You suddenly find a leaf on your tomato plant has been almost eaten off. And the next day another, then yet another? This is the usual symptom of the tomato hornworm (Manduca quinquemaculata), a menacing-looking (but harmless to people) huge green caterpillar 4 inches (10 cm) long. You can also find it on other plants in the nightshade family (eggplants, peppers, nicotianas, potatoes, daturas, etc.), but it does seem to prefer tomatoes. It has a similar-looking cousin, the tobacco hornworm (Manduca texta) with the same host range, but it prefers tobacco plants (Nicotiana).
The adult sphinx is a large, narrow-winged, dull-colored moth that beats its wings at high speed and pollinates many flowers … including, oddly enough, flowers of several nightshade relatives, like nicotiana and datura, the same plants its caterpillars eat! Because of its very nocturnal habit, the adult is rarely seen, although there are other smaller sphinx moths you may well see pollinating flowers during the daylight. The female lays its eggs underneath the leaves of the host plant and the larvae hatch in only 3 to 5 days. There are two or more generations per year.
This is an excellent example of a case where hand picking is the only “insecticide” necessary. That’s because there is usually only one hornworm per plant, rarely two. Why would you spray an entire plant with a possibly toxic pesticide just to kill just one bug? It’s so much easier to locate the caterpillar, remove it and “dispose” of it. (Usually, I knock it to the ground and squash it under my shoe, but the more squeamish could simply drop it into a cup of soapy water.)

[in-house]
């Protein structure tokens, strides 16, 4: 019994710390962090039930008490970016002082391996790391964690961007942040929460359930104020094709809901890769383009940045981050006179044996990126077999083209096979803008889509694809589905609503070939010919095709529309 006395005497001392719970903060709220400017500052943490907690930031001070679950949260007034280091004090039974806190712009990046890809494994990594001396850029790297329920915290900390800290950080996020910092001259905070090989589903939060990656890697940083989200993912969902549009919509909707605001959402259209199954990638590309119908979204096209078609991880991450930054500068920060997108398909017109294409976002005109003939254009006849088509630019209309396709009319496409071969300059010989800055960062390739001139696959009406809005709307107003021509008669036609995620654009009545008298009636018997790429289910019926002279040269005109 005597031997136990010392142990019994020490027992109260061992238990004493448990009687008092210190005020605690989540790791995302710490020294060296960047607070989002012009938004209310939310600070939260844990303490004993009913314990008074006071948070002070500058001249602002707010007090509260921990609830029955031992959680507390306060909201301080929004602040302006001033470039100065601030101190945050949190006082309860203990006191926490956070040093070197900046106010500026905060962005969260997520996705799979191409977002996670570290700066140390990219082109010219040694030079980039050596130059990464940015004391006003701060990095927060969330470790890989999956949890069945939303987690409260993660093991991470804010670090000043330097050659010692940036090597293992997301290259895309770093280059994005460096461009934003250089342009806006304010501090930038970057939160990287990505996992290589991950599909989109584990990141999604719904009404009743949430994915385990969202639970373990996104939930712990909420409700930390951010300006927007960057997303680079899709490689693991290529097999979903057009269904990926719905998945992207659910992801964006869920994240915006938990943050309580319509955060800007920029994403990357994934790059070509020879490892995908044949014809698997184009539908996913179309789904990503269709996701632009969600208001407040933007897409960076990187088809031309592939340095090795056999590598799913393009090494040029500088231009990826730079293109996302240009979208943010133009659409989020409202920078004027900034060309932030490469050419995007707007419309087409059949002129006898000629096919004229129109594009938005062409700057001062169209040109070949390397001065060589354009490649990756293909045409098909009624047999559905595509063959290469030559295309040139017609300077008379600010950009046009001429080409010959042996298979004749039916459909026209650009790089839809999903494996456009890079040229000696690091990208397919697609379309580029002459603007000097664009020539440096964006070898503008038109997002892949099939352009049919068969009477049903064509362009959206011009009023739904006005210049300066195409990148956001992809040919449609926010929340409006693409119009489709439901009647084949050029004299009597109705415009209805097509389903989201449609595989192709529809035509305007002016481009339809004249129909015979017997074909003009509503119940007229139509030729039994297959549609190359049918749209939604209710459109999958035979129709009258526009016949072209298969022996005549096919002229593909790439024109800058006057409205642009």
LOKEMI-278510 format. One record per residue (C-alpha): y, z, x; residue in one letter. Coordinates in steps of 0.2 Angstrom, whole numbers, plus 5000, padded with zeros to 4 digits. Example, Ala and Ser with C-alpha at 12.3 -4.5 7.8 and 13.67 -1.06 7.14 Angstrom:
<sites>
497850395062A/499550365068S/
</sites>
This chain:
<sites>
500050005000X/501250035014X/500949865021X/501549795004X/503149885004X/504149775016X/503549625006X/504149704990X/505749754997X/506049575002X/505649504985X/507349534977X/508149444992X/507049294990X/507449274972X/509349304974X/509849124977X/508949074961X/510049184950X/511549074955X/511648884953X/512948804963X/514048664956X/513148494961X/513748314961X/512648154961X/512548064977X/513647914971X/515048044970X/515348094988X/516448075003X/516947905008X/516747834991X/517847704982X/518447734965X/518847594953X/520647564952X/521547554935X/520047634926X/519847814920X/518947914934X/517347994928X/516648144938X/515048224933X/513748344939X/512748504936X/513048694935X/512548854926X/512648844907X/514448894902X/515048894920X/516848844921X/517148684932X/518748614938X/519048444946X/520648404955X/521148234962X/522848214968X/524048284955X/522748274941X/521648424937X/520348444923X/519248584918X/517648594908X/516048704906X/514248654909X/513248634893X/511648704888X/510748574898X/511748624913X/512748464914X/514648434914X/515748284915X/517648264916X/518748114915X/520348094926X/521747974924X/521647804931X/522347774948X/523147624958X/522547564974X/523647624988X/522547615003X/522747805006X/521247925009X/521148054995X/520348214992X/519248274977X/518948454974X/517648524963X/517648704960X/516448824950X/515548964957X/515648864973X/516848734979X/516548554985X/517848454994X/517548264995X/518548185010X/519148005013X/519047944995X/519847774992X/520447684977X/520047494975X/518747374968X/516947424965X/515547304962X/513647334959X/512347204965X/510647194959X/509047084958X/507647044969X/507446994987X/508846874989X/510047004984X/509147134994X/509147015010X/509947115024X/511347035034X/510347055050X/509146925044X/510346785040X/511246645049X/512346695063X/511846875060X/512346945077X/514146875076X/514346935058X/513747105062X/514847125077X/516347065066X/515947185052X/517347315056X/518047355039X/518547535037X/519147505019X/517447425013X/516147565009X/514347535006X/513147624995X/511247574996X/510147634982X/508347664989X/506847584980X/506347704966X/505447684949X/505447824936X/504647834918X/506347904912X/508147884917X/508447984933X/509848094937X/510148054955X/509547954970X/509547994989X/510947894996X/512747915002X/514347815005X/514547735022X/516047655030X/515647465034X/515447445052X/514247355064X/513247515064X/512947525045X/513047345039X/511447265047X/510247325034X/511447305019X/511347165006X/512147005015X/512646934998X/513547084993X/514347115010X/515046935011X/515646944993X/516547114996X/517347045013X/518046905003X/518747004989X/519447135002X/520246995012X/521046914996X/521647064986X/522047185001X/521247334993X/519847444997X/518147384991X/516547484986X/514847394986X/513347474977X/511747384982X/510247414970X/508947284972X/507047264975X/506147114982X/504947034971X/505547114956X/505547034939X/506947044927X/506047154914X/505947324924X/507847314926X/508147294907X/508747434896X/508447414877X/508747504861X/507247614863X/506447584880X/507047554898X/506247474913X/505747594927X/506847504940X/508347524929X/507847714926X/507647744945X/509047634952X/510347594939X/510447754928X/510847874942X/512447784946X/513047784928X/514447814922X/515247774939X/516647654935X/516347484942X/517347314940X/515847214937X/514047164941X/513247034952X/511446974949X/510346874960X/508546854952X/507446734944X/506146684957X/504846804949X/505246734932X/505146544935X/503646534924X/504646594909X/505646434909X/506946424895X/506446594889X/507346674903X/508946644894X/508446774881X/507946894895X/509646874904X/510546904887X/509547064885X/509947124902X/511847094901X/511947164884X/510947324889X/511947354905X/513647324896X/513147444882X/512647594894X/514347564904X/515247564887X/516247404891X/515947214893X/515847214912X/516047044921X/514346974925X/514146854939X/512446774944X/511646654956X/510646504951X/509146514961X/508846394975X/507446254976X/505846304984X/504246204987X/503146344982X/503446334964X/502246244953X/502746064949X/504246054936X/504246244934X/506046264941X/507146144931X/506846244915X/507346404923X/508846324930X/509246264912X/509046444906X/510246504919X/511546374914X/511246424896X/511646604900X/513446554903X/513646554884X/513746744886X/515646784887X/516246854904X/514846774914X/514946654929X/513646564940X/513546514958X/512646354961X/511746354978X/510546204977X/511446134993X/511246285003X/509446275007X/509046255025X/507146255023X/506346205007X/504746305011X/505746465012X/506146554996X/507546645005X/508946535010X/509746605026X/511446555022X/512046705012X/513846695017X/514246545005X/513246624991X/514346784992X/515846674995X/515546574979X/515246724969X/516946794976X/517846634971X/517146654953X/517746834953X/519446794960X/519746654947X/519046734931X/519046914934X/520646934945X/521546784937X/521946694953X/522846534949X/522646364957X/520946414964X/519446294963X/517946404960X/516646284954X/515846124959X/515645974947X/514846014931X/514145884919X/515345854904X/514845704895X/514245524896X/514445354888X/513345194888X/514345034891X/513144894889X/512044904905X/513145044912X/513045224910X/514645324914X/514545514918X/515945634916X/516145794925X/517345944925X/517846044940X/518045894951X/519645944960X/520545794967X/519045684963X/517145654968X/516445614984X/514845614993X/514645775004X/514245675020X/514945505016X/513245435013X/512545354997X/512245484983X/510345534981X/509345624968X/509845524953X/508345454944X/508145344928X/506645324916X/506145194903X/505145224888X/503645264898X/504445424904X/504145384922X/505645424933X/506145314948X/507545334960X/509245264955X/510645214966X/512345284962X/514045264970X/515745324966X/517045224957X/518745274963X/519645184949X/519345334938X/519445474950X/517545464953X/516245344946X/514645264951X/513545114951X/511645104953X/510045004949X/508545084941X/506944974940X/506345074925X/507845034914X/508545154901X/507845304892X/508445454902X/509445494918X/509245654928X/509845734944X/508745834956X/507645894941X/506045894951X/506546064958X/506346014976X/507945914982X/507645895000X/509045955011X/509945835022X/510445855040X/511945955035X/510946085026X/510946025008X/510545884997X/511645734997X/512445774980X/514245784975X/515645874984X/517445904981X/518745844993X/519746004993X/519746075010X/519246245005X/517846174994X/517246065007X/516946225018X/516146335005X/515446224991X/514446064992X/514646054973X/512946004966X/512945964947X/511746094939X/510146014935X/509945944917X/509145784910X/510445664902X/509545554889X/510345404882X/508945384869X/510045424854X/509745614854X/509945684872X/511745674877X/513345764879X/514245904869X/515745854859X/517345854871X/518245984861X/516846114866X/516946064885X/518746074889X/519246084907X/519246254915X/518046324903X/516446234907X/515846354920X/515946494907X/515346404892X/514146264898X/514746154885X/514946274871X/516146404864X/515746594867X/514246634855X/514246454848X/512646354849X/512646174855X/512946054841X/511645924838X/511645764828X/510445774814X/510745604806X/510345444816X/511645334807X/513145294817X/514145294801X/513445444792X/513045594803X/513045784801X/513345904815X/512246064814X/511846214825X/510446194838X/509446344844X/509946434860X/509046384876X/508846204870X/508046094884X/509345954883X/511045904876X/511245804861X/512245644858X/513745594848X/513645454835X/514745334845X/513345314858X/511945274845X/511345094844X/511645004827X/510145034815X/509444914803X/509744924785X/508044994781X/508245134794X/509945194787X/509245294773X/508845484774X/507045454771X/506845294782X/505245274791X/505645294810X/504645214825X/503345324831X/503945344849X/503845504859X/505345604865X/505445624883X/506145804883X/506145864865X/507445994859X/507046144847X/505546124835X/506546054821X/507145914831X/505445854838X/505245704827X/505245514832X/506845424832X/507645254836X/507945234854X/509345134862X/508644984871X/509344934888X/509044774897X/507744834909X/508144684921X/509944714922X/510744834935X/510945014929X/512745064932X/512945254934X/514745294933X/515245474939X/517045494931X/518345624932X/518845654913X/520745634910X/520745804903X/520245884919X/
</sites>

But, despite its enormous size, this caterpillar is almost the same color as the foliage and can be hard to see. If you see chewed leaves but not the pest, spray your plants with a jet of cold water. The caterpillar will react by thrashing about … and is then easily spotted.
The tomato hornworm is found throughout the USA as well as in southern Canada and northern Mexico, but is most common in the northern part of its territory while the tobacco hornworm, which has a similar range, tends to be more common in the south.